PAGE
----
The market's irrational expectations of open source

The very thing that the companies most need to do (i.e., take a long-term view of open source's benefits for their businesses) is the thing most likely to punish them in the market. Who said markets are rational?

I've commented on Oliver Alexy's research on open source's effects on stock prices before , but was gratified to see it featured in today's Wall Street Journal.

It turns out, as per Mr. Alexy's research, that open source can have a salubrious effect on one's stock price, but only if done right:

Companies saw their stock price rise if they met one crucial condition: explaining how they expected their open strategy to bring in short-term revenue. Companies that clearly communicated a short-term revenue model saw an average stock-price increase of 1.6 percent. Companies that didn't saw an average decline of 1.6 percent. This means companies can't rely on vague long-term assurances.

Ironically, this betrays a woefully naive view of open source by the market. Open source is a marathon, not a sprint. It's not a quick fix for any business.

In other words, the very thing that the companies most need to do (i.e., take a long-term view of open source's benefits for their businesses) is the thing most likely to punish them in the market. Who said markets are rational?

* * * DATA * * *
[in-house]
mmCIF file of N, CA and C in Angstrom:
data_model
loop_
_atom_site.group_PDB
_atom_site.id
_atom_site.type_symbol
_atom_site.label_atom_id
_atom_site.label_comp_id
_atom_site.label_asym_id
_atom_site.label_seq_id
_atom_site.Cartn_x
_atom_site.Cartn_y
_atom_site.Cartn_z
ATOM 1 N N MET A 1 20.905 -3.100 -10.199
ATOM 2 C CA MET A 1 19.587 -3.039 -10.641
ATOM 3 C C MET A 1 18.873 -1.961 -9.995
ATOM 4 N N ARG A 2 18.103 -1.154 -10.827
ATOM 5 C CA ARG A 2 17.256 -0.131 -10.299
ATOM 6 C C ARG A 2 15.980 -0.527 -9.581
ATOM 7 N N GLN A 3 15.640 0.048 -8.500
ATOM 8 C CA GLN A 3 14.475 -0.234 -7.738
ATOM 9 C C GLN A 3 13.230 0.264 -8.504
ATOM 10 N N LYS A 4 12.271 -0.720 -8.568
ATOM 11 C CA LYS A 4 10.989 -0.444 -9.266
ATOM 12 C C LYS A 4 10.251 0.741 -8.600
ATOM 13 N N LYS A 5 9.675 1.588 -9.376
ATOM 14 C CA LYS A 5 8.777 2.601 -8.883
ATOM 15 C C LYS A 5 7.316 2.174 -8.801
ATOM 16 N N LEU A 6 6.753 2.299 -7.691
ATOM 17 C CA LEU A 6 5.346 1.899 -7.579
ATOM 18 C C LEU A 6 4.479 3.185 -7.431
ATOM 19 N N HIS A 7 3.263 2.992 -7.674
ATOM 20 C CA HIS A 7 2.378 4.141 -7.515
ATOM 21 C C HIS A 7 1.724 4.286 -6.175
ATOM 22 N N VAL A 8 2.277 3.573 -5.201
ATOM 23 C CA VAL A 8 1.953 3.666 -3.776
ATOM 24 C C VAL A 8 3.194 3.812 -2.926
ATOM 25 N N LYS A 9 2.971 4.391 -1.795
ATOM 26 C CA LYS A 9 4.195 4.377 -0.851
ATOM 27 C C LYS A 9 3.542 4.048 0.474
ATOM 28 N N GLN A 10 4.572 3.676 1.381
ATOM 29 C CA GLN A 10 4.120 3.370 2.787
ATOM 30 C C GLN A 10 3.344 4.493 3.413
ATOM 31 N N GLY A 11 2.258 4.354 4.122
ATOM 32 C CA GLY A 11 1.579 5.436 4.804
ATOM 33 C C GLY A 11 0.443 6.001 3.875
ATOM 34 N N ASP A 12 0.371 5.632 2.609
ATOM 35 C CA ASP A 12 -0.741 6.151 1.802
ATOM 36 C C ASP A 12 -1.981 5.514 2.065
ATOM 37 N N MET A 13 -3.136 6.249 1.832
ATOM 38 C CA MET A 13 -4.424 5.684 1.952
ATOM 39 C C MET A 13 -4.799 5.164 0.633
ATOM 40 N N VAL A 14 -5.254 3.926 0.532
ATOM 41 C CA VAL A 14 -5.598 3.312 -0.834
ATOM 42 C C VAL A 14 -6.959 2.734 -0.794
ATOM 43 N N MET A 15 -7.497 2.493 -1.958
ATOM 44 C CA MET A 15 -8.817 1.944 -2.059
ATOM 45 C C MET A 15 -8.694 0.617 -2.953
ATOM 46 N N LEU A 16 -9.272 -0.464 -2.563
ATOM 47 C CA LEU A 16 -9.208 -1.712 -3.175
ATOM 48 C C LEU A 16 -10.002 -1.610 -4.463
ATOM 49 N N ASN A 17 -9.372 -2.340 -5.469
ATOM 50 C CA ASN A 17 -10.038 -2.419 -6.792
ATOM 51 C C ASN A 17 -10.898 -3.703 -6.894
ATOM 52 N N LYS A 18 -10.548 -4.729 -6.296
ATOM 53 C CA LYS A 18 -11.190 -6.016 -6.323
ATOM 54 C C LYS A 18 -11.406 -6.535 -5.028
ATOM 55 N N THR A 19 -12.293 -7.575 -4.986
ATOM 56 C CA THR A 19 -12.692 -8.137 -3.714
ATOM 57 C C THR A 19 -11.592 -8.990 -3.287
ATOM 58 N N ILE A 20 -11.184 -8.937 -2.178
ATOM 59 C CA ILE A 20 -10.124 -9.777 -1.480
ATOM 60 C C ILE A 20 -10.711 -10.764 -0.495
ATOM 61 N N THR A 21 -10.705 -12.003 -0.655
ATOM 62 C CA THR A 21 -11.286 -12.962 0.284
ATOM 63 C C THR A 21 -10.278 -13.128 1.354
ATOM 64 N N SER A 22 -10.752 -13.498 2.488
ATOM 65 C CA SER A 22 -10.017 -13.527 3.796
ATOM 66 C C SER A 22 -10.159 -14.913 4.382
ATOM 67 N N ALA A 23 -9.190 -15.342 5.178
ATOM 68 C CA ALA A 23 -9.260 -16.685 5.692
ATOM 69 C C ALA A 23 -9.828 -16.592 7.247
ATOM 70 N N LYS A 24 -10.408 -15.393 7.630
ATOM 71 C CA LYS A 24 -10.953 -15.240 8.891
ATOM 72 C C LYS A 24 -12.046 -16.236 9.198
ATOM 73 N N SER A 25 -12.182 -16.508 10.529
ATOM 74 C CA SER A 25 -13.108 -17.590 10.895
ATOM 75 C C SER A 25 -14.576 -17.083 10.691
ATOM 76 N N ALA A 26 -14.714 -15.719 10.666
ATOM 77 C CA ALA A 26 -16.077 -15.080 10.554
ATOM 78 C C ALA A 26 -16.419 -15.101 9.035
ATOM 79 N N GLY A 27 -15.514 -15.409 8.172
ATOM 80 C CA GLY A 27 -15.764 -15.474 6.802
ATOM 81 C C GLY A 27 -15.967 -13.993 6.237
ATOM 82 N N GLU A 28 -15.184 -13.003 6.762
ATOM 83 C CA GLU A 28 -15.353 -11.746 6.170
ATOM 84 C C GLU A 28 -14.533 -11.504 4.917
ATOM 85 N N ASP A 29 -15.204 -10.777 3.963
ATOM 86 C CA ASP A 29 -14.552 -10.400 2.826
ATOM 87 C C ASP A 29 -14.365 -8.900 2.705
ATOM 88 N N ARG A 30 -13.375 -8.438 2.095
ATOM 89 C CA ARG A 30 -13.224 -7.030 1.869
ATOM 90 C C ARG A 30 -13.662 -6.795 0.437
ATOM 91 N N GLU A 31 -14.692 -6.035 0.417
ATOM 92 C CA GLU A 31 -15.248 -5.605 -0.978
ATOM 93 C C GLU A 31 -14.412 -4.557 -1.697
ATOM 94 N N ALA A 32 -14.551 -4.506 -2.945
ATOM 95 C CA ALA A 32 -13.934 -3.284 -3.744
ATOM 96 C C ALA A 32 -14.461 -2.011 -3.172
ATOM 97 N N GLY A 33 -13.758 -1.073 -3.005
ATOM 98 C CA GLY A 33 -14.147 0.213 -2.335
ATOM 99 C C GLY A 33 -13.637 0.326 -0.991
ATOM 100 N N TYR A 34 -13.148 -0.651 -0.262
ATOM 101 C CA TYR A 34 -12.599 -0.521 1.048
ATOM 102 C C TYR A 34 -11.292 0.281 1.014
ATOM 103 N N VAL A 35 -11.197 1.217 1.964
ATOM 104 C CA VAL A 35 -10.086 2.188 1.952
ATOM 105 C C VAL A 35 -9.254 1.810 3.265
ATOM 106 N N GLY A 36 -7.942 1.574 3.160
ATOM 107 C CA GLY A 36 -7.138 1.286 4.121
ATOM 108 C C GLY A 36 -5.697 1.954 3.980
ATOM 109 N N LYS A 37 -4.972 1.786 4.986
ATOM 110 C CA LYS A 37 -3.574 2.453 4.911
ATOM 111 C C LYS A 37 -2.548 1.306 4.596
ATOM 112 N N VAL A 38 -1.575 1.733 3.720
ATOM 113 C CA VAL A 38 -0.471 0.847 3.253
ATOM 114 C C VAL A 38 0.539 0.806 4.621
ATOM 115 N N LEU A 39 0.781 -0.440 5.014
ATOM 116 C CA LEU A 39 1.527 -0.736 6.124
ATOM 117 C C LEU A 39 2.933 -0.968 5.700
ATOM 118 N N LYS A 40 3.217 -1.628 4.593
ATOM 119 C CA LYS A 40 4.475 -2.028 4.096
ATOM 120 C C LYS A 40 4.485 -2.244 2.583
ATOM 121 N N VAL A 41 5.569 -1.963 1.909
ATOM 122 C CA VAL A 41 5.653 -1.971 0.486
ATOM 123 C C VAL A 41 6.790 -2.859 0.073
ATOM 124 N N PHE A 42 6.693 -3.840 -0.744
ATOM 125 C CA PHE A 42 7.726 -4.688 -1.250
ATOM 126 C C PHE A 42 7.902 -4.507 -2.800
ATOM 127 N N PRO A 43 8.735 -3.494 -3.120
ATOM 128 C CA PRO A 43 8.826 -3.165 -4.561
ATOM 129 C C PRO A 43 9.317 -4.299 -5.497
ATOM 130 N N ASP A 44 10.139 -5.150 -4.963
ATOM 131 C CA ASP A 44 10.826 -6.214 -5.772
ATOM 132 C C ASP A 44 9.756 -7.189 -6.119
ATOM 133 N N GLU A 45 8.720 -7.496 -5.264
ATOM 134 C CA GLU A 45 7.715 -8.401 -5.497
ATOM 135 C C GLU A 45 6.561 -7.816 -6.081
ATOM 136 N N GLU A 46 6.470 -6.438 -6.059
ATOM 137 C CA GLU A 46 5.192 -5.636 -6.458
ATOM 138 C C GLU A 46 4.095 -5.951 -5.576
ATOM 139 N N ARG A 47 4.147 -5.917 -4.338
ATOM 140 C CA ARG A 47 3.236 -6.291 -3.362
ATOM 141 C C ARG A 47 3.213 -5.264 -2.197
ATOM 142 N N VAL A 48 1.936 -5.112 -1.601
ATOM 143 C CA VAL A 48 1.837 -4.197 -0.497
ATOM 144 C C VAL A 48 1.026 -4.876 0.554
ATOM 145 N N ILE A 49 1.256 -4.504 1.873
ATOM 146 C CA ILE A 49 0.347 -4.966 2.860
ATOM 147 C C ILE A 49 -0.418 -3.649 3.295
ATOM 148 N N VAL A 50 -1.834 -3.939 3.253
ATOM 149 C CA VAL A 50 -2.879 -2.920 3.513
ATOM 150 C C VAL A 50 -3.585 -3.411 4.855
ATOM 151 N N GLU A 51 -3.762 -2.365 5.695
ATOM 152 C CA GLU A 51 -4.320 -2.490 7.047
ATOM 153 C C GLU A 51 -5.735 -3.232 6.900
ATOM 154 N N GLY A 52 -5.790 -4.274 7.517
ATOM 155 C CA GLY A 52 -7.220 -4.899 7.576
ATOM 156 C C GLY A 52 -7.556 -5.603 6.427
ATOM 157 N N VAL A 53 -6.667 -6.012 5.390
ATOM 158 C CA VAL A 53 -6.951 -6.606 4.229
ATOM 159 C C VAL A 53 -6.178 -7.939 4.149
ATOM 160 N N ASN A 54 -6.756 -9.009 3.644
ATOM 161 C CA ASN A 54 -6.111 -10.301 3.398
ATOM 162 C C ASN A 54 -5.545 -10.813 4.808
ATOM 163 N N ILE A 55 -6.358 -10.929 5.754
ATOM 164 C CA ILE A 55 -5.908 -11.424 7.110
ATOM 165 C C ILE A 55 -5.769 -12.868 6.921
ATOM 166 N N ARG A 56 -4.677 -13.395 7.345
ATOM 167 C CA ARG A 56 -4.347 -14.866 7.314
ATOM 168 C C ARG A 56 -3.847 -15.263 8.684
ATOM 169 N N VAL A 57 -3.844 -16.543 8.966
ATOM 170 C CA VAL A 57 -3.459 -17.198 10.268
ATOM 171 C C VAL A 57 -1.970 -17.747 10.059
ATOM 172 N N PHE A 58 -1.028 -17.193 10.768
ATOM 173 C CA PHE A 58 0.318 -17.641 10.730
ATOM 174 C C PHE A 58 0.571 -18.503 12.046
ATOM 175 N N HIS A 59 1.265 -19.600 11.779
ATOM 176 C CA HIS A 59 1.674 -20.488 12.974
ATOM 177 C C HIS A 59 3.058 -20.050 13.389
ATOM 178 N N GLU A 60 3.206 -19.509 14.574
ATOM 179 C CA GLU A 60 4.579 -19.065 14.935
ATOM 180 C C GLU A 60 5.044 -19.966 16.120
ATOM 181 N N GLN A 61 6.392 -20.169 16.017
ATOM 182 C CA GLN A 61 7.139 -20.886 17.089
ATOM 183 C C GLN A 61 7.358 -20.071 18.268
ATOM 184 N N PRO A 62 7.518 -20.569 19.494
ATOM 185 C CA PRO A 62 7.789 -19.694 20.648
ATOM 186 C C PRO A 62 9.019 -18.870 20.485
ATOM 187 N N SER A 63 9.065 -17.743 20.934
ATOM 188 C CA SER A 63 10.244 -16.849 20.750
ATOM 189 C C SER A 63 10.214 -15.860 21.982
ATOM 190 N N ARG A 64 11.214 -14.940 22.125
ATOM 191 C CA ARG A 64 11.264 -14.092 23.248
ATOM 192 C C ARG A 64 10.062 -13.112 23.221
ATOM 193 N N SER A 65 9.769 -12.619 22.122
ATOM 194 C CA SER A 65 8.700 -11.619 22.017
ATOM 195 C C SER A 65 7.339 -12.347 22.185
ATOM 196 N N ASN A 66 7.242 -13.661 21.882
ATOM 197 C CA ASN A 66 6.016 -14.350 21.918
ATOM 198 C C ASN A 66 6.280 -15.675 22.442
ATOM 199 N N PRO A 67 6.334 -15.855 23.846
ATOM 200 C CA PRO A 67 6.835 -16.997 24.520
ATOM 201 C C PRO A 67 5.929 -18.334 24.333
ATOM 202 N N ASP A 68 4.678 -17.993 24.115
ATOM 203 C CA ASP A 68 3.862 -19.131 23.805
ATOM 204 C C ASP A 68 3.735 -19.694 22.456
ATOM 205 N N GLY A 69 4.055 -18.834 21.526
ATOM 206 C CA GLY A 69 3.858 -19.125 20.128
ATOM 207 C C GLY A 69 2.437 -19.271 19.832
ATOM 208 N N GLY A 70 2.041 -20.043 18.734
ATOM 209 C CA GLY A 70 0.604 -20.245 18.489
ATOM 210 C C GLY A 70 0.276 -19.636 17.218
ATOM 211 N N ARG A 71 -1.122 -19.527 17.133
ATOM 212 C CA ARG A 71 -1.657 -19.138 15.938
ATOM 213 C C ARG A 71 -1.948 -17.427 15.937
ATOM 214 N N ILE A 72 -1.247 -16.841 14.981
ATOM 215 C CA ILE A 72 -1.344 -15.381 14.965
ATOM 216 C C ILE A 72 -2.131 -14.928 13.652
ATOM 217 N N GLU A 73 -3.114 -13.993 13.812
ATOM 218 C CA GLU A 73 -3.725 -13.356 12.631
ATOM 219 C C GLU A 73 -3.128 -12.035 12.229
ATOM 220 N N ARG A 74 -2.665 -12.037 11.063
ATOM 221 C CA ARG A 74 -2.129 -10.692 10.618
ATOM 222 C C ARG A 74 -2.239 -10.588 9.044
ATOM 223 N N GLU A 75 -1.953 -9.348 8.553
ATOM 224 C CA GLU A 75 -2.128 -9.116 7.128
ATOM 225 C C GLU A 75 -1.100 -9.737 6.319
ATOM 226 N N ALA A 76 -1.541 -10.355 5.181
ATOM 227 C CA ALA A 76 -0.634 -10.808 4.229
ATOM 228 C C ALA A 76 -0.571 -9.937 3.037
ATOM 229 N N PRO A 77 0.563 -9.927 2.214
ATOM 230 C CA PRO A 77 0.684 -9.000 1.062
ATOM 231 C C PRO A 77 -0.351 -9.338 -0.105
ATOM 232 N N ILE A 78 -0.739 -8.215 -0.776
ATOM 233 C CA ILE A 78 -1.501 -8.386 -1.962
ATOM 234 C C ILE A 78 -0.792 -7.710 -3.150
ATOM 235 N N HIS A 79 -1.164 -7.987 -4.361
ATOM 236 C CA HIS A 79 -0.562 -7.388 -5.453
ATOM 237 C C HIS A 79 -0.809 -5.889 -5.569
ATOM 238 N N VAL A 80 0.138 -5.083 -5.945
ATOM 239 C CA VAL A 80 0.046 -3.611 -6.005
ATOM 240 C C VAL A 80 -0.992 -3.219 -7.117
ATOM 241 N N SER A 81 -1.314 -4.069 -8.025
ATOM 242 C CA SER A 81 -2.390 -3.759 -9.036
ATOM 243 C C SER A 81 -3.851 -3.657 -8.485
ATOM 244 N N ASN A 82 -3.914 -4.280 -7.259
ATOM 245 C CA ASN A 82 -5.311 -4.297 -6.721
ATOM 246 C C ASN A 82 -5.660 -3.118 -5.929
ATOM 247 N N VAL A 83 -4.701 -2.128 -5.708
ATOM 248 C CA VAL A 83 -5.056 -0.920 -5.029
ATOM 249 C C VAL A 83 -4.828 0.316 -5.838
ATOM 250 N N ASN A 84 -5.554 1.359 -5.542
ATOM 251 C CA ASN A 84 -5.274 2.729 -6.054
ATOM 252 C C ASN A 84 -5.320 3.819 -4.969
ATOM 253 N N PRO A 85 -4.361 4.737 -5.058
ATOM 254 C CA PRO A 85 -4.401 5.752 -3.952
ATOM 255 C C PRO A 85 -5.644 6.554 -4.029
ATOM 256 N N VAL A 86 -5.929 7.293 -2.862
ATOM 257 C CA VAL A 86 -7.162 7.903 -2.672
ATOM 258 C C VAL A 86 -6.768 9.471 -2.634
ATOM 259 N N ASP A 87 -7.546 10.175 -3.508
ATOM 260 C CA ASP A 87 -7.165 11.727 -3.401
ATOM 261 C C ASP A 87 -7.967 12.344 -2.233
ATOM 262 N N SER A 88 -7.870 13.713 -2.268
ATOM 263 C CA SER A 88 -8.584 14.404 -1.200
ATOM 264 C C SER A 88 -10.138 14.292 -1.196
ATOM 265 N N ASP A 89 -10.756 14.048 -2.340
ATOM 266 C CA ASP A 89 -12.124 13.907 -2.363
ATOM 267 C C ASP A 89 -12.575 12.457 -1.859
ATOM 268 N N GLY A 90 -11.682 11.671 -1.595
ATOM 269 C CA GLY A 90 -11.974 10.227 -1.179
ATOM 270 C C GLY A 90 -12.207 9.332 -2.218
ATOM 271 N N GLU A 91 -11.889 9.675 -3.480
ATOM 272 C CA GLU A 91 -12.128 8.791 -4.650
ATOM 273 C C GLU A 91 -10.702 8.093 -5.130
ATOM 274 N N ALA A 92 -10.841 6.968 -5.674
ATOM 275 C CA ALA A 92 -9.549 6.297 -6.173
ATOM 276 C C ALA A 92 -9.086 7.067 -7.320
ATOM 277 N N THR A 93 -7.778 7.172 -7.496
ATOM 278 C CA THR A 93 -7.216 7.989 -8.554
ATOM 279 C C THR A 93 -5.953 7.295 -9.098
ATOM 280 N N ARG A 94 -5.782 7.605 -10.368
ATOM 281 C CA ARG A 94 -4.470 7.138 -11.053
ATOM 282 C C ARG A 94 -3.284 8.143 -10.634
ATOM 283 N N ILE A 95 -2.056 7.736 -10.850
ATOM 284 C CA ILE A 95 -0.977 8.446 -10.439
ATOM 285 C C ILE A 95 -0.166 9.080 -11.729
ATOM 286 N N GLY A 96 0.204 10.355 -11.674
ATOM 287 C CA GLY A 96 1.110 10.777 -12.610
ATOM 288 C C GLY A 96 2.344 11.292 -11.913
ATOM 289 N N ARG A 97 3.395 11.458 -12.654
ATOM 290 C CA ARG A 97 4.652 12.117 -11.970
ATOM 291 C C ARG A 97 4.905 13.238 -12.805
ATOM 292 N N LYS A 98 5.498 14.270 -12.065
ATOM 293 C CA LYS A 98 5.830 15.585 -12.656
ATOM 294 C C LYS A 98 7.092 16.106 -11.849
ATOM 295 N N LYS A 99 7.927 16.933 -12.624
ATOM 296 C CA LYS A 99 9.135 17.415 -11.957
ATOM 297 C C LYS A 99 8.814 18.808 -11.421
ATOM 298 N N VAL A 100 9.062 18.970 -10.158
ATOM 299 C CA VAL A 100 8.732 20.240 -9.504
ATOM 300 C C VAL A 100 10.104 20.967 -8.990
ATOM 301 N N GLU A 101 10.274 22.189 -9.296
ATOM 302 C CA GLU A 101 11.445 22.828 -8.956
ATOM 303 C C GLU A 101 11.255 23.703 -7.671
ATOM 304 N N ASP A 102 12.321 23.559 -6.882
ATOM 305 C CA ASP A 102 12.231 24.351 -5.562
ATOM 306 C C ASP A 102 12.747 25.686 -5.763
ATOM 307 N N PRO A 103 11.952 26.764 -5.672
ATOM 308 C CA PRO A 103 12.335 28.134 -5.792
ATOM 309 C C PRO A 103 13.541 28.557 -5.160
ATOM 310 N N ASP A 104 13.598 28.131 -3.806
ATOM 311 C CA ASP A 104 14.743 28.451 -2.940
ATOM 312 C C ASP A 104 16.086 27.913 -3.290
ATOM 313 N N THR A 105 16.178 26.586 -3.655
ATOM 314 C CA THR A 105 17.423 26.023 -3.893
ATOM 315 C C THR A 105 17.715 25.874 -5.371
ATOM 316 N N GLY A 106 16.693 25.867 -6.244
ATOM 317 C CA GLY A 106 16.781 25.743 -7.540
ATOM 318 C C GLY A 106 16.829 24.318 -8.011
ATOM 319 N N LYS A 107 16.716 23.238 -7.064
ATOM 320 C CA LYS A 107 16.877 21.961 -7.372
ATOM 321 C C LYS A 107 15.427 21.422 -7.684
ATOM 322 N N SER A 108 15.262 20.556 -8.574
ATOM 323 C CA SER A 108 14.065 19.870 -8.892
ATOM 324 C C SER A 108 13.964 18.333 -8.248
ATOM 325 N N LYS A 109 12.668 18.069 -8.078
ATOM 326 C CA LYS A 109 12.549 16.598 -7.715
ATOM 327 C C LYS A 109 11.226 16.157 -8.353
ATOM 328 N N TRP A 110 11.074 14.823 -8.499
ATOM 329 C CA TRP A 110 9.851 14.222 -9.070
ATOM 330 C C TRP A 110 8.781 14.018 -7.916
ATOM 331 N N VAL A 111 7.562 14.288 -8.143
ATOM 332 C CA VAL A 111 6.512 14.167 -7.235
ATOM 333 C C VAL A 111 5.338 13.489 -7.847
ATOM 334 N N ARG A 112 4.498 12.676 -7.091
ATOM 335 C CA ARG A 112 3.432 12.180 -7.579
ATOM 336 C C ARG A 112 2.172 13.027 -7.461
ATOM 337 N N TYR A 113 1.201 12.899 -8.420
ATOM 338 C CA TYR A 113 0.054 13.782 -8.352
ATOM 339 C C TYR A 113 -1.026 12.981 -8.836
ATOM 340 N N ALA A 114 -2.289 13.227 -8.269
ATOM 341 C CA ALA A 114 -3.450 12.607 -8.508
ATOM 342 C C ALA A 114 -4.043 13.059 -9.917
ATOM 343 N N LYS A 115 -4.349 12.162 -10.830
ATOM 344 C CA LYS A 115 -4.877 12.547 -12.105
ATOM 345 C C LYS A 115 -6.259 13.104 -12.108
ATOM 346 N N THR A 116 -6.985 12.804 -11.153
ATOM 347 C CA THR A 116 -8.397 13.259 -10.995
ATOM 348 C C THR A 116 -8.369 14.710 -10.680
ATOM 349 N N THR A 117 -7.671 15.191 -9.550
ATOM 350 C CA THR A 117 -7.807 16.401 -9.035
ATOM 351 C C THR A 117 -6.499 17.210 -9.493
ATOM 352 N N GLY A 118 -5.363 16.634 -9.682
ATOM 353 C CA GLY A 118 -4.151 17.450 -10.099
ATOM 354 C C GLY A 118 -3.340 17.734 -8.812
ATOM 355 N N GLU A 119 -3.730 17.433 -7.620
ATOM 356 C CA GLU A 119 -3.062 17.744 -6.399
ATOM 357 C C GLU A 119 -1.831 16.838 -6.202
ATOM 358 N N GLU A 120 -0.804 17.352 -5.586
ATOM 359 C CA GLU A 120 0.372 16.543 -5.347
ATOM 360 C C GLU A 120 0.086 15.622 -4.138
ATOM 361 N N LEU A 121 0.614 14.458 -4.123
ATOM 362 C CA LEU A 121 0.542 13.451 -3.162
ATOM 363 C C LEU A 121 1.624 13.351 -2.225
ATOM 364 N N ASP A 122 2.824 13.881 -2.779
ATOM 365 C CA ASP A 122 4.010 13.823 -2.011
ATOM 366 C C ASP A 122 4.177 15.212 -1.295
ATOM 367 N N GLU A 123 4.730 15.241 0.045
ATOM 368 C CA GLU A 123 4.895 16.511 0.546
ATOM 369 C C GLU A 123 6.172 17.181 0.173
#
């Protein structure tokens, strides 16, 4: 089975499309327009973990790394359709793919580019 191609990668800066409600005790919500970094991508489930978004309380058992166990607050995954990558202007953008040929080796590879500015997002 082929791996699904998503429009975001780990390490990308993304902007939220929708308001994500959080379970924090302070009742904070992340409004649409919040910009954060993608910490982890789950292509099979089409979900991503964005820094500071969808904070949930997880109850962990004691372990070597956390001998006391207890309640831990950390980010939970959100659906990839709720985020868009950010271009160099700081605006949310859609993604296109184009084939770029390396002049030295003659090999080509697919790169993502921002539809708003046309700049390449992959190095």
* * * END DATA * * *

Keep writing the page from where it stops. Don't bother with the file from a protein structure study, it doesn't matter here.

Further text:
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About the author

    Matt Asay is chief operating officer at Canonical, the company behind the Ubuntu Linux operating system. Prior to Canonical, Matt was general manager of the Americas division and vice president of business development at Alfresco, an open-source applications company. Matt brings a decade of in-the-trenches open-source business and legal experience to The Open Road, with an emphasis on emerging open-source business strategies and opportunities. He is a member of the CNET Blog Network and is not an employee of CNET. You can follow Matt on Twitter @mjasay.

     

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